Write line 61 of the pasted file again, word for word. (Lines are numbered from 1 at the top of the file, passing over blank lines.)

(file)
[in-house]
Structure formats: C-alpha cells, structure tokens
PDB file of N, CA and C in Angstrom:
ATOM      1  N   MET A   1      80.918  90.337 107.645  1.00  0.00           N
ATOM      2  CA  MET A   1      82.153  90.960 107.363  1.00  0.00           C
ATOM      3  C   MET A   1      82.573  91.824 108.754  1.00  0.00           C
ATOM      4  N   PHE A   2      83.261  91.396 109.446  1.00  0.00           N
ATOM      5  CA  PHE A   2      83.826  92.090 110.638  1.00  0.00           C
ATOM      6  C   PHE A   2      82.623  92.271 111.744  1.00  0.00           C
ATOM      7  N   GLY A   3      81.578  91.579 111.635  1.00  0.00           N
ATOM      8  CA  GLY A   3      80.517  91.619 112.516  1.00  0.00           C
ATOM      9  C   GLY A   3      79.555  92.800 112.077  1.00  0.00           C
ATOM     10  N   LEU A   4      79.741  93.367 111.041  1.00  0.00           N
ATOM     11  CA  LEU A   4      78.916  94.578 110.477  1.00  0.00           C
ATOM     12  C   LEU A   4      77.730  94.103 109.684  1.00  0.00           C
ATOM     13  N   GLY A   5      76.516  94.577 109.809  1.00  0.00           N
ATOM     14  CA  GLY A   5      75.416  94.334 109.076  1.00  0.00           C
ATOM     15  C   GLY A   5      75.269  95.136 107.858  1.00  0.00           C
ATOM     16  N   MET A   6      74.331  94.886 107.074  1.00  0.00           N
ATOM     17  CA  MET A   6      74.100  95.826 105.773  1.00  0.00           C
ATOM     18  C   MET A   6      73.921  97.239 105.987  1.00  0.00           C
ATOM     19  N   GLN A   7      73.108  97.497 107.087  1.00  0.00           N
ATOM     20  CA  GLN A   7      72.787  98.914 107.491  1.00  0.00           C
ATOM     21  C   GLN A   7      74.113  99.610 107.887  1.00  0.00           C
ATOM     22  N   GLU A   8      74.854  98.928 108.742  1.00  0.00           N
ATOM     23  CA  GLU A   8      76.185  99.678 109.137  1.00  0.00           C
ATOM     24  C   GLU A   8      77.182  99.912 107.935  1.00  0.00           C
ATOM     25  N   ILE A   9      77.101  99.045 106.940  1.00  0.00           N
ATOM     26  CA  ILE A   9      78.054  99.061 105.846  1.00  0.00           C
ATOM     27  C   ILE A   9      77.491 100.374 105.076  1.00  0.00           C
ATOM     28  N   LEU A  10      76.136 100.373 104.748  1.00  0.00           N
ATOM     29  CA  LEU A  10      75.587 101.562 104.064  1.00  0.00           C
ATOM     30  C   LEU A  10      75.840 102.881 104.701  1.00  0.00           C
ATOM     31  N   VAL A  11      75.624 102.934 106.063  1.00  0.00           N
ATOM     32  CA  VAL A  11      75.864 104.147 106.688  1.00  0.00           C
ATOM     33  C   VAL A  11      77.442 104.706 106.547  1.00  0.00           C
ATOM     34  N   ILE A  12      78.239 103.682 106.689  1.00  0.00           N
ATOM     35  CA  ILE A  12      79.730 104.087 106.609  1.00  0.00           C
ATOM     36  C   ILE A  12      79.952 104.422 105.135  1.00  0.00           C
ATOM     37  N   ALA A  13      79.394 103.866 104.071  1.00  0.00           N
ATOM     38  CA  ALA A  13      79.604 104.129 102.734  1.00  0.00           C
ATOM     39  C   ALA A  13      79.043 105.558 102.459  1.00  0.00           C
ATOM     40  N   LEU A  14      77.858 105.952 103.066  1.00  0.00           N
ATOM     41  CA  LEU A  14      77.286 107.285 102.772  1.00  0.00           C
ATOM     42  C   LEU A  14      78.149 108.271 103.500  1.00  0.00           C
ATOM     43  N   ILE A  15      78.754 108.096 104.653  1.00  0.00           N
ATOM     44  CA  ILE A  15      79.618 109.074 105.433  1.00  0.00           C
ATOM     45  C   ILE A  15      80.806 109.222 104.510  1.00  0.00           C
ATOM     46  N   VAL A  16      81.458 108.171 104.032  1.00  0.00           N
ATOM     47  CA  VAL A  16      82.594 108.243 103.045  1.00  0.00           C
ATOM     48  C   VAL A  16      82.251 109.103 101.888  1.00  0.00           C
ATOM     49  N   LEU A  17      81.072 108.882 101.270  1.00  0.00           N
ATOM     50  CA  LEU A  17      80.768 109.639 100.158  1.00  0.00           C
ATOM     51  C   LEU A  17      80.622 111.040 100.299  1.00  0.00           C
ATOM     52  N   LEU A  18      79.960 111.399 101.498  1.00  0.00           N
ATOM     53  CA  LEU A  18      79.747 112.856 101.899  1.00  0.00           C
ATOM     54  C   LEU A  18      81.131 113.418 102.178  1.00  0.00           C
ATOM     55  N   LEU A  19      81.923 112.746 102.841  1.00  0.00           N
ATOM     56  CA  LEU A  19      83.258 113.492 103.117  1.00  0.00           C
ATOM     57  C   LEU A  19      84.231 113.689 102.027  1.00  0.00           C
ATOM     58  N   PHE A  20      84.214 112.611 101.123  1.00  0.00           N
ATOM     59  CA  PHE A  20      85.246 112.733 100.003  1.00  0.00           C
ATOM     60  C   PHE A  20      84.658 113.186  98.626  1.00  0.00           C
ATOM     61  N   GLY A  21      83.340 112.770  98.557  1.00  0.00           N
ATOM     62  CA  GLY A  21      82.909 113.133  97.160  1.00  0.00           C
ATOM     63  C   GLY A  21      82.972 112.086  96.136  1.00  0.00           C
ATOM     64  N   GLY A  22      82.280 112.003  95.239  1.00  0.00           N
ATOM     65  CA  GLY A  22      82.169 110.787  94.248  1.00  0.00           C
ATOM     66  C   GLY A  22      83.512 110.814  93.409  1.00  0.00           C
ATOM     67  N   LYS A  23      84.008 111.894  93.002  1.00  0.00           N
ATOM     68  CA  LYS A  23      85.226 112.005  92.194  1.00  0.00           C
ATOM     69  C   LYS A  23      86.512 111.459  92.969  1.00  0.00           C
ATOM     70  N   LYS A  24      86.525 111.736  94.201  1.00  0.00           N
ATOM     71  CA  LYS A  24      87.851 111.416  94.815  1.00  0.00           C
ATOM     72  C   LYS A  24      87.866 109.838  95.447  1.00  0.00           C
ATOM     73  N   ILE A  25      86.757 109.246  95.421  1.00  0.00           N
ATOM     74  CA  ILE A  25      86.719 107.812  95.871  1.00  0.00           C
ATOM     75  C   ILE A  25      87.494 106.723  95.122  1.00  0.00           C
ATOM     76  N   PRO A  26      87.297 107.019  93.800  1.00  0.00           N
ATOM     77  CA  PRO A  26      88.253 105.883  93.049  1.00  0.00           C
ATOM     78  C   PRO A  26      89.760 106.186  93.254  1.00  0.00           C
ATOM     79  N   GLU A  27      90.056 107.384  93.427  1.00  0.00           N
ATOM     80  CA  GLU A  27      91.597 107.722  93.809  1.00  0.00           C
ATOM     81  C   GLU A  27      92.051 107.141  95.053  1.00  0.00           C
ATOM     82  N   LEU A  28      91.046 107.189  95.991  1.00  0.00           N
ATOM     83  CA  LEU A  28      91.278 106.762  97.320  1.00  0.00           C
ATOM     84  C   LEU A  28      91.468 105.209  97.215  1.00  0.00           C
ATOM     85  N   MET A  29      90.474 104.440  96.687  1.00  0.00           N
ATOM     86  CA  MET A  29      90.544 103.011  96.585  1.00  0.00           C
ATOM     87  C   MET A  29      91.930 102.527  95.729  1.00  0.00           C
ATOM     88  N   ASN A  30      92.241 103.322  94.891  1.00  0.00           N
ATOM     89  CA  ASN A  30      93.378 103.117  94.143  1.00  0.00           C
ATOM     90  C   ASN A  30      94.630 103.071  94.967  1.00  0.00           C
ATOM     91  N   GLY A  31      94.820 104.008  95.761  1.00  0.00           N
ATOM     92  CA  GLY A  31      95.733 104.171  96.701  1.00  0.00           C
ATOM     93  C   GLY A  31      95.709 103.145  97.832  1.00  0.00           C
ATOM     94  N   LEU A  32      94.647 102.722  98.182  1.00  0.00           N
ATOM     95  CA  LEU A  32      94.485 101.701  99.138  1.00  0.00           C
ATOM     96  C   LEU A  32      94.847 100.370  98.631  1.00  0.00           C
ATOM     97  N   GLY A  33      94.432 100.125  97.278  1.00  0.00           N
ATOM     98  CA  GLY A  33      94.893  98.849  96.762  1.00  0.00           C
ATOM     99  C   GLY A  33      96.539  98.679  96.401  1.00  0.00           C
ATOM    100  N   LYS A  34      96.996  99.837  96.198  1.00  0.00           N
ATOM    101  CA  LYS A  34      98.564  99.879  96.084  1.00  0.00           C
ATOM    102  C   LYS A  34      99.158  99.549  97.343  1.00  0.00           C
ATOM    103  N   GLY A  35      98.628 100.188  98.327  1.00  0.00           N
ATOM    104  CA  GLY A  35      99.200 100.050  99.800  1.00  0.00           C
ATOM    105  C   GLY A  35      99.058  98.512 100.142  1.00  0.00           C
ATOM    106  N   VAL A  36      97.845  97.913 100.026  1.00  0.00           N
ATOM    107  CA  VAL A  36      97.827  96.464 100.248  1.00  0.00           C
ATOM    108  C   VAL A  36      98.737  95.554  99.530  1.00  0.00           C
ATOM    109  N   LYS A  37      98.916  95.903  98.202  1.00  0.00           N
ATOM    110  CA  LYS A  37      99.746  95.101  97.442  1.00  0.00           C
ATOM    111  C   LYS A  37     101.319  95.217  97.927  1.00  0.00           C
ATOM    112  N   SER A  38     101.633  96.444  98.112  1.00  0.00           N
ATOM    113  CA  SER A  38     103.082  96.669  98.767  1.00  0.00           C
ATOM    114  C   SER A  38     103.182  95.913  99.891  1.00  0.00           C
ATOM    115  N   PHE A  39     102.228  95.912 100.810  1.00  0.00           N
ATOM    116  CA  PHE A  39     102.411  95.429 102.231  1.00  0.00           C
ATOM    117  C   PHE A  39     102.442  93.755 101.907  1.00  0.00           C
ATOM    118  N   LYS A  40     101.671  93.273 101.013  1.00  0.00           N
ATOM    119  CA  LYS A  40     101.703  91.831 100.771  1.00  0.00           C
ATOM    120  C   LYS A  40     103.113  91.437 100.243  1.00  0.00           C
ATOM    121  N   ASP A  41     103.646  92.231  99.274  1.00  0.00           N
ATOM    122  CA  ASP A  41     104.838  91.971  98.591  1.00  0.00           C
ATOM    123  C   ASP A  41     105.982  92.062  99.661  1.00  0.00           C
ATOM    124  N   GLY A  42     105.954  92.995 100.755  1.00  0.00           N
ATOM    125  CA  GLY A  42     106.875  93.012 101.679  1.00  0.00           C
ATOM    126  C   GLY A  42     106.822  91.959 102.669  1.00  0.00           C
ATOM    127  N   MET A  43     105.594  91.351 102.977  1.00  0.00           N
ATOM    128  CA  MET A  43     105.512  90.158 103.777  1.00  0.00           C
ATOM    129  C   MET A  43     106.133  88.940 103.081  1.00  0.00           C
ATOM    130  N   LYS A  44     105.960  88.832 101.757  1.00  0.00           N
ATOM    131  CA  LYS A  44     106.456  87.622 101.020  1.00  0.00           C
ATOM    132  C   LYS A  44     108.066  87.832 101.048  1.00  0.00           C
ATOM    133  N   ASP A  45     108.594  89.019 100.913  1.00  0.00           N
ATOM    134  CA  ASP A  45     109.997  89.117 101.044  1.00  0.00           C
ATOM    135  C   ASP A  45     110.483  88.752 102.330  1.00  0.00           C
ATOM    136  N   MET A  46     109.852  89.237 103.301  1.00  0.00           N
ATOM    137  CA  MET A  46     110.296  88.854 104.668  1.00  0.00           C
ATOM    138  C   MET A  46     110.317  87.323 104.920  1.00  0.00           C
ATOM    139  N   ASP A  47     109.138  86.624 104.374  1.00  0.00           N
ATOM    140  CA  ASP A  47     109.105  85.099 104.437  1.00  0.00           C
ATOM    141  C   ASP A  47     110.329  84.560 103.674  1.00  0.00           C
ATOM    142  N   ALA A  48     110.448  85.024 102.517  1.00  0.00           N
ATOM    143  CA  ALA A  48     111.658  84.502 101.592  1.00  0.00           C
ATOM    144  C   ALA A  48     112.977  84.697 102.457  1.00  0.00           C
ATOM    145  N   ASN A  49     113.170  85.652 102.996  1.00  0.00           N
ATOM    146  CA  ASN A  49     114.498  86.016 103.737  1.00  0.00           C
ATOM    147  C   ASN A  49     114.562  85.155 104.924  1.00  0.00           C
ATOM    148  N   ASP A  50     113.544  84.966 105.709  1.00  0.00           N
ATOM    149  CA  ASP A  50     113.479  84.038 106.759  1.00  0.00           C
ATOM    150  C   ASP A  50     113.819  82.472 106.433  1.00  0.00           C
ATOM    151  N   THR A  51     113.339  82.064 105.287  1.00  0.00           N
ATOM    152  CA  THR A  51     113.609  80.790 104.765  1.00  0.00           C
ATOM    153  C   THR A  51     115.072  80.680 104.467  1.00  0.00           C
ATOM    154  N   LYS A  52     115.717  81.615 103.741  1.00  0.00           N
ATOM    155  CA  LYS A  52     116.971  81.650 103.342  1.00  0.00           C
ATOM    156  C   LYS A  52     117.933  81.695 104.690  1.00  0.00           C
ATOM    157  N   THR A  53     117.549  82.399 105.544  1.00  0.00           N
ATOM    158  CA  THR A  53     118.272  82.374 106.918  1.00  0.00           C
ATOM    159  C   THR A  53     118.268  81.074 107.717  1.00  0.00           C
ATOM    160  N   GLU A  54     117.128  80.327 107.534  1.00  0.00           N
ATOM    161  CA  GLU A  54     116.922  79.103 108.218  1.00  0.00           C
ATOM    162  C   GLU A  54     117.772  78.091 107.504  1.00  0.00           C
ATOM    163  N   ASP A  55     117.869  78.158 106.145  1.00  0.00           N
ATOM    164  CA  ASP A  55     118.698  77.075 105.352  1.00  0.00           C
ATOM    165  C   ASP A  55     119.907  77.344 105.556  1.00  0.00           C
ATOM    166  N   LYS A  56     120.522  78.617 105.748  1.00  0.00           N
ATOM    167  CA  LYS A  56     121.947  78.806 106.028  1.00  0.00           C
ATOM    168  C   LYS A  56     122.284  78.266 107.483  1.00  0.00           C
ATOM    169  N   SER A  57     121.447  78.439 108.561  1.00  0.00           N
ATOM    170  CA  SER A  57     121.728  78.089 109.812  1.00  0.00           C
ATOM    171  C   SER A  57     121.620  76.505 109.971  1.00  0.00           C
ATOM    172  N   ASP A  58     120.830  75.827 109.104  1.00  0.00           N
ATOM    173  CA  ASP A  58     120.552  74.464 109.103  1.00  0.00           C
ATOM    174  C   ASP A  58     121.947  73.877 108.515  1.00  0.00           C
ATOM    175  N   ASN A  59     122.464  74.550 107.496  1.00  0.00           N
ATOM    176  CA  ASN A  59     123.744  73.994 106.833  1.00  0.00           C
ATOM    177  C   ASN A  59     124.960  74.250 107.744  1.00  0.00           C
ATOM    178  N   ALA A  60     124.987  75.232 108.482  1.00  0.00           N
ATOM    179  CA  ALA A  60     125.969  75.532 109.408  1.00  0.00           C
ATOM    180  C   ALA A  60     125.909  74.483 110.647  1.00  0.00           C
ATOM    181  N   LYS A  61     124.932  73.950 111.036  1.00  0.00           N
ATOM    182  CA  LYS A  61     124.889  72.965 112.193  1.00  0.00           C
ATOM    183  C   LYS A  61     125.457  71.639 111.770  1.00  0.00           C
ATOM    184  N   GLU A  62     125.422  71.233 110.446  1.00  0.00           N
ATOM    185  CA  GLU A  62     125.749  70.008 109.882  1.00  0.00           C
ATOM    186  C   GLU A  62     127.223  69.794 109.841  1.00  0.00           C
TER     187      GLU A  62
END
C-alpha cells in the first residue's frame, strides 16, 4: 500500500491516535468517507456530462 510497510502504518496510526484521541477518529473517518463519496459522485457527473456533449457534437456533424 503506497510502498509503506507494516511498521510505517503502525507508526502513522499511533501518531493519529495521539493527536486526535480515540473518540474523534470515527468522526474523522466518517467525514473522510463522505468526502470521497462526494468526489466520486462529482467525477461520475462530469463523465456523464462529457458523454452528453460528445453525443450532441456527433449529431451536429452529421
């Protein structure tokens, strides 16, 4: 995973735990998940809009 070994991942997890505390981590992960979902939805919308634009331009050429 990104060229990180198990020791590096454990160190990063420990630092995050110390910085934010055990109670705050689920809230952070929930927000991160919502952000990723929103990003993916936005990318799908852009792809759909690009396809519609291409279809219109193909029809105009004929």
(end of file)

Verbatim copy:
ATOM     58  N   PHE A  20      84.214 112.611 101.123  1.00  0.00           N